Send to

Choose Destination
Am J Ther. 2011 Nov;18(6):453-7. doi: 10.1097/MJT.0b013e3181d7e1e4.

Vomiting from multivitamins: a potential drug interaction.

Author information

Pennington Biomedical Research Center, Baton Rouge, LA 70808, USA.


A commercial weight loss program with a client base composed of >95% women experienced sporadic complaints of nausea and vomiting after changing its multivitamin supplier. This retrospective and observational study was designed to determine if related adverse event reports were significant, and to investigate potential mechanism for their occurrence in this group of subjects, many of whom were concurrently receiving oral contraceptives or hormone replacement therapy. Incidence of nausea, vomiting, rash, and total complaints in the 3 months following the change of the multivitamin formulation was compared with the same complaints in the 3 months before the change. In the 3 months following the multivitamin change, there were 166 complaints of nausea and vomiting, 9 complaints of rash and 194 total complaints from a group of 88,468 patients. In the 3 months before the change in the multivitamin, there had been 2 complaints of nausea and vomiting, no complaints of rash, and 11 total complaints from 88,252 patients. The difference detected by a chi-squared test was significant for all events studied; nausea and vomiting (P < 0.0001), rash (P < 0.02), and total complaints (P < 0.0001). The altered multivitamins contained added citrus bioflavanoids not included in the original formula. Citrus bioflavanoids decrease the clearance of exogenous estrogens by inhibiting cytochrome P450 enzyme systems. Elevated estrogen levels could account for the increased incidence of nausea and vomiting. This experience demonstrates that adding dietary herbal supplements to multivitamins may be associated with adverse interactions with prescription drugs.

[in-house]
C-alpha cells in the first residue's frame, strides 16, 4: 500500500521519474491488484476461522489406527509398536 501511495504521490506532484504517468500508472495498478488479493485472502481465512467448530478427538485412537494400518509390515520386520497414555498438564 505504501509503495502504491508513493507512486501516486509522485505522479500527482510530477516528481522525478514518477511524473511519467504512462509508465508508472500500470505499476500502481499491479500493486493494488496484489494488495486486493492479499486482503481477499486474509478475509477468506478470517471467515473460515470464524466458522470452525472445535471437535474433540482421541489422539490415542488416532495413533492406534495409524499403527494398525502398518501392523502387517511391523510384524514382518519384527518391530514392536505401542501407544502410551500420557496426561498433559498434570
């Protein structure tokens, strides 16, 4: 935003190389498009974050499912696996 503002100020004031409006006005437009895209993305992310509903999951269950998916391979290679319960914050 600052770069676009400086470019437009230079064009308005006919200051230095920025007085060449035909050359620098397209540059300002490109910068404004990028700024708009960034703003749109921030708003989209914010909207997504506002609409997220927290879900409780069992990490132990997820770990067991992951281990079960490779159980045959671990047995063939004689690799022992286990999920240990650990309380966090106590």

[Indexed for MEDLINE]

Supplemental Content

Loading ...
Support Center